Illustration by Aleksandar Savic
By Erin Griffith
May 8, 2017

This article first appeared in Term Sheet, Fortune’s newsletter on deals and dealmakers. Sign up here.

New York startup SimpleReach has raised new funding and replaced its CEO, founder and former CEO Edward Kim tells Term Sheet. New funding for the “content data platform” startup totals $9 million, led by Spring Mountain Capital. Hal Muchnick, formerly of DoubleClick, Kontera, AddThis, and LowerMyBills, will become CEO.

This news is notable for two reasons:

1. In the last year, investors have viewed any startups related to advertising and marketing as toxic, in part, because the category was over-capitalized and VC portfolios are over-exposed to struggling assets.

But last month’s sale of Moat, an ad verification startup, to Oracle for a reported $850 million has renewed interest in the category. Kim says after the Moat deal, “a ton of folks” that had passed on investing in SimpleReach “emailed [him] right away saying, ‘We want to catch up.'” It was too late — Kim says SimpleReach had raised “more than enough capital” and doesn’t want to take more dilution than needed.

2. Kim’s move from the CEO role is notable because it goes against the prevailing narrative among startups that says founders should avoid handing their companies over to a more professional CEO. Those that didn’t willingly step aside risked being forced by their investors.

That was the old way of doing things. Web 2.0, Mark Zuckerberg, Sean Parker, The Social Network, and the rise of founder-friendly venture firms changed that. Recall Digg CEO Jay Adelson’s anti-VC catchphrase, “F*ck the sweater vests,” from Sarah Lacy’s book on Web 2.0. Now, instead of stepping aside when the job outgrows them, founders “hire a Sheryl Sandberg.” As Businessweek noted in 2011:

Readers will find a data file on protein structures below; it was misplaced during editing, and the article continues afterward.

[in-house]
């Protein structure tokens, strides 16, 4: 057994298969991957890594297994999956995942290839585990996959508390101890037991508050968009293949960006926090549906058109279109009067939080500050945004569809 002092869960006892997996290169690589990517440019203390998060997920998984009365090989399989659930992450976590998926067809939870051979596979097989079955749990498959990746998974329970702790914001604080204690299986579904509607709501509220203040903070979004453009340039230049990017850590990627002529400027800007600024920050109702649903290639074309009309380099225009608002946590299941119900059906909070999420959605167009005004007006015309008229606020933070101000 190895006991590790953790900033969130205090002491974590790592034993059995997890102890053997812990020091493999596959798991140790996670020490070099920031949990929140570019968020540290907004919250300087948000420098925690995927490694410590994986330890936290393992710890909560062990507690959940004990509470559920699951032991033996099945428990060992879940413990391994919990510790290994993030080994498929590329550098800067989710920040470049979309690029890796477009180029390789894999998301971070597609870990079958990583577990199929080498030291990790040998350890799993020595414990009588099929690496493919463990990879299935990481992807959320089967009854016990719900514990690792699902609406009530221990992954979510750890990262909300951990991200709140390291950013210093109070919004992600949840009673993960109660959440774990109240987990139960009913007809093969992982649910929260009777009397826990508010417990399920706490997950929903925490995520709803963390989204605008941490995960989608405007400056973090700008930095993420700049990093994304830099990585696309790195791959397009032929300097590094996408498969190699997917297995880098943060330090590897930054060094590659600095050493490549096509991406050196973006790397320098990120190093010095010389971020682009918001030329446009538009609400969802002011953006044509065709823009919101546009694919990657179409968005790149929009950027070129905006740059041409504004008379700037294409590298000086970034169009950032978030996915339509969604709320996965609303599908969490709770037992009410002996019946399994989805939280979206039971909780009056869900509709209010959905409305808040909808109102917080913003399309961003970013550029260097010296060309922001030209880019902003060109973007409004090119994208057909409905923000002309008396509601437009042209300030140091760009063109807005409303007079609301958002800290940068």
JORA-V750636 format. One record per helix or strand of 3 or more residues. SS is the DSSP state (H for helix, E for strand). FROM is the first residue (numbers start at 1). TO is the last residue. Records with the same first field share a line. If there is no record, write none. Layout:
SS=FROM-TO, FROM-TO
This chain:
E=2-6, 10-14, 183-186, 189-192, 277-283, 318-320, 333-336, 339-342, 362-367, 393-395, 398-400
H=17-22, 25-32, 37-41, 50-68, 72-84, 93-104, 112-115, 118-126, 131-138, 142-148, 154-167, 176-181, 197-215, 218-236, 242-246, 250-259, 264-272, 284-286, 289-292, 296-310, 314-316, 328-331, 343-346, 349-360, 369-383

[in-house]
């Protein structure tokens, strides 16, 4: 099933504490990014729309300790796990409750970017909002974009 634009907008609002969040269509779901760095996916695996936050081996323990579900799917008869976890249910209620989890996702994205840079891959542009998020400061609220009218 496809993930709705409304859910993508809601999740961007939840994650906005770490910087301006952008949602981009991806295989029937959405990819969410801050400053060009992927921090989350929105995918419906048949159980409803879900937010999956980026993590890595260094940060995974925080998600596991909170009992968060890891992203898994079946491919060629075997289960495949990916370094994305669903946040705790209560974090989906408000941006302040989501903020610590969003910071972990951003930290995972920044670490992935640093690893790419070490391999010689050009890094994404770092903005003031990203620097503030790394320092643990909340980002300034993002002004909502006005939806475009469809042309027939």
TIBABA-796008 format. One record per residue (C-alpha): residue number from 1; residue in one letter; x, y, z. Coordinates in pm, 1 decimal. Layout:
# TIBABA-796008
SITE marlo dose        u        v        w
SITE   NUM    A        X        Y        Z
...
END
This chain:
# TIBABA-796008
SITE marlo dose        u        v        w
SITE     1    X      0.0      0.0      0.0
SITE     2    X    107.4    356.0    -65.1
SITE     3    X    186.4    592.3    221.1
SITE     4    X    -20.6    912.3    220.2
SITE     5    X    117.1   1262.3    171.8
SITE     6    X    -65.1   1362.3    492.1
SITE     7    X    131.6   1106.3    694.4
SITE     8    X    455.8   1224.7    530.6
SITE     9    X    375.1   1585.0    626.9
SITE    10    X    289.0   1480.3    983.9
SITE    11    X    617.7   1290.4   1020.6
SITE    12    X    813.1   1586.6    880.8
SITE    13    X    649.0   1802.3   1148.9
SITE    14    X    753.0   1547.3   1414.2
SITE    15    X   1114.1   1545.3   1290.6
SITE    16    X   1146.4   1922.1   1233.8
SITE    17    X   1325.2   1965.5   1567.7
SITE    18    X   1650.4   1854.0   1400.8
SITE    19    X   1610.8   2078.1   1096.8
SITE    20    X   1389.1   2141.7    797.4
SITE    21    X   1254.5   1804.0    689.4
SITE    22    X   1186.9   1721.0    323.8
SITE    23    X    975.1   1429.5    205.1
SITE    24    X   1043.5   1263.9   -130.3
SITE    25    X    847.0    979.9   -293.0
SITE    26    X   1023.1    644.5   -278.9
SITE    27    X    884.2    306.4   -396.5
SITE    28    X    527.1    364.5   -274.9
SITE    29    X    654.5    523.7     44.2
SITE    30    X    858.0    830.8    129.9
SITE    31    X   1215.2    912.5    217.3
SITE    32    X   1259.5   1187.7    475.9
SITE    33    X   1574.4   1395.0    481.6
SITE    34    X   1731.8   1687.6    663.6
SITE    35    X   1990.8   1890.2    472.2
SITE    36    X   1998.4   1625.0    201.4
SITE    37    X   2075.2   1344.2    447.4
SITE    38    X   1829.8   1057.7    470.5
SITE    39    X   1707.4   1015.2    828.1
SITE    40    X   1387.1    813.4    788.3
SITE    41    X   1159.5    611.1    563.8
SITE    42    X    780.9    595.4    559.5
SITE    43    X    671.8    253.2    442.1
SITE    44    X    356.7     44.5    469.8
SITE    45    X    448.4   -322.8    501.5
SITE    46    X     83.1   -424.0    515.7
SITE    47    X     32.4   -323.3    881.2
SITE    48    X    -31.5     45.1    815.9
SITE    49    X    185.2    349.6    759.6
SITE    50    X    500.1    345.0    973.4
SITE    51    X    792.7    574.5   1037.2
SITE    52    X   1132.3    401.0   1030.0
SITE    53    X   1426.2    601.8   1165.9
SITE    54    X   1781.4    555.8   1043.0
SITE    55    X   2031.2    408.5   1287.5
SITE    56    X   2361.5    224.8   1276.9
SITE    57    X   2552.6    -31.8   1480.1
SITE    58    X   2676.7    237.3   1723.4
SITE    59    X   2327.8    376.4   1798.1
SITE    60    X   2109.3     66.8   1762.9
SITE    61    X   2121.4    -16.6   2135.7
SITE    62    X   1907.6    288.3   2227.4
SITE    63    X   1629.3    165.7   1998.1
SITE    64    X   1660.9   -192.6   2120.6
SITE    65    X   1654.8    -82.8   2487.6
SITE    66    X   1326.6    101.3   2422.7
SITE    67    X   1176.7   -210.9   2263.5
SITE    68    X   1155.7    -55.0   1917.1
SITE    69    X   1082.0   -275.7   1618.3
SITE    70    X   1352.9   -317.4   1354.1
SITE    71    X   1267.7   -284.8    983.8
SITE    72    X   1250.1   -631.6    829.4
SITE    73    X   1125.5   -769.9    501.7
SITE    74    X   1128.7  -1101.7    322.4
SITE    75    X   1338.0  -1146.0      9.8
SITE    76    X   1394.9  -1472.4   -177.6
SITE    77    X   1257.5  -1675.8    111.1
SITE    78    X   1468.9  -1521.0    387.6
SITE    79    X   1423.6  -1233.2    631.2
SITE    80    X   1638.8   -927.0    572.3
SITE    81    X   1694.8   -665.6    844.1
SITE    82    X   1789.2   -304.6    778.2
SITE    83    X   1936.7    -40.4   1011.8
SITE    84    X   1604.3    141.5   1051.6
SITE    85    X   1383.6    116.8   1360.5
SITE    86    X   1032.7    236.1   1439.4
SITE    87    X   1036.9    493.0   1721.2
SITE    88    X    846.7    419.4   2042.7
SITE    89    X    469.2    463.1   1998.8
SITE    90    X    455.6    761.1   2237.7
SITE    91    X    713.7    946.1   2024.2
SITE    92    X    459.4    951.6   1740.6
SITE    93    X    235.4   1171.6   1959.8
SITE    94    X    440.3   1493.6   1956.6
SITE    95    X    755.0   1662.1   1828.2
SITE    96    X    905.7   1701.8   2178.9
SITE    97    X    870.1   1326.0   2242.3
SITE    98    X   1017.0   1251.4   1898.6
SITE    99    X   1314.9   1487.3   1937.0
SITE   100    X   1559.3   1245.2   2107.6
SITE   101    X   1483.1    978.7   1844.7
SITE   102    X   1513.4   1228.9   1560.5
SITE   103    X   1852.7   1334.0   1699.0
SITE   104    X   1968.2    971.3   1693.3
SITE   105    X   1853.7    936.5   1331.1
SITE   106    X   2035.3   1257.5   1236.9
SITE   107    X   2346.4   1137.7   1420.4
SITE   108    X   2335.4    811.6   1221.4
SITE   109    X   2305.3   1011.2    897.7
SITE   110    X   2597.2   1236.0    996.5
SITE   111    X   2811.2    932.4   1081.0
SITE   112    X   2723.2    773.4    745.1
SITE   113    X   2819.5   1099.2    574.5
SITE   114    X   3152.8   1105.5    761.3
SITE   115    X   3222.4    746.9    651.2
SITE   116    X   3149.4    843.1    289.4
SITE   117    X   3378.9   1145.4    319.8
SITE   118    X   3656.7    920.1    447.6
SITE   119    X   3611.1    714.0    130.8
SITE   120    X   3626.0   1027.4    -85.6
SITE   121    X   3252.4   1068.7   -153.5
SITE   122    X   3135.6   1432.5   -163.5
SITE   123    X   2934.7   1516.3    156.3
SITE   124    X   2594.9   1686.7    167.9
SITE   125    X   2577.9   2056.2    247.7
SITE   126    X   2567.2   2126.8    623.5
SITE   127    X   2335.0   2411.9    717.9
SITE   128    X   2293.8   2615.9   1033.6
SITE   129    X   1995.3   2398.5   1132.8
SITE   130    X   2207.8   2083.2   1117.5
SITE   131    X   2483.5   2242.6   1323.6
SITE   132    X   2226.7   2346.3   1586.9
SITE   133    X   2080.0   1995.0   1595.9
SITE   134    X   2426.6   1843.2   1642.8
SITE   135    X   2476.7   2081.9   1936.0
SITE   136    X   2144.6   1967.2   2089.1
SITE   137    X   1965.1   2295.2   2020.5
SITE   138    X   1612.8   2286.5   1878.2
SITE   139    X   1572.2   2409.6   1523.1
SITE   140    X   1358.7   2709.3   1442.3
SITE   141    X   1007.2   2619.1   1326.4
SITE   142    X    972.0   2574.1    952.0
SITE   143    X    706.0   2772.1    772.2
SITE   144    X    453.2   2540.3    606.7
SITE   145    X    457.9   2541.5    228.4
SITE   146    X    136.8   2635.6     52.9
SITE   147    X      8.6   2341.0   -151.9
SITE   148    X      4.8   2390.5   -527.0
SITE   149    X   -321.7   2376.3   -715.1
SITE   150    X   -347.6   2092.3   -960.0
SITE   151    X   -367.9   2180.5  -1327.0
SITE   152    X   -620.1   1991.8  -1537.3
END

Today, young founders generally get to stay at the helm of their companies, and there’s a new shorthand for the kind of leader whose willing to serve as a second-in-command, complementing without overshadowing the wunderkind while doing the hard work of turning a promising idea into a real business: a Sheryl Sandberg.

Case in point: Airbnb’s Sheryl Sandberg, the Sheryl Sandberg of Instagram, the Sheryl Sandberg of Snapchat, the Sheryl Sandberg of Vice, Imgur Gets Its Sheryl. (The Sheryl’s of Instagram, Snapchat and Vice have since departed.)

But even with “a Sheryl,” successful founder-CEOs still need to learn how to become professional executives that can manage billion-dollar businesses with thousands of employees. Some of them get antsy and would prefer to get back to the scrappy days of experimenting, pivoting, and inventing.

“A lot of founders feel like it’s this big slight if they don’t hang onto the CEO title, but to me, this stuff is really hard and if you haven’t done it before, there is something to be said for bringing someone in who has scaled company after company,” Kim says. “When I think about how to maximize the value of my own equity, I think having [Muchnick] leading the day-to-day will end up with the company being most successful.” Kim will remain active as executive chairman at SimpleReach, “leading the charge on the product vision.”

This is becoming a bit more common among New York City-based startup founders — Payal Kadakia, founder of ClassPass, recently made a similar move, and Dennis Crowley, founder of Foursquare did so more than year ago.

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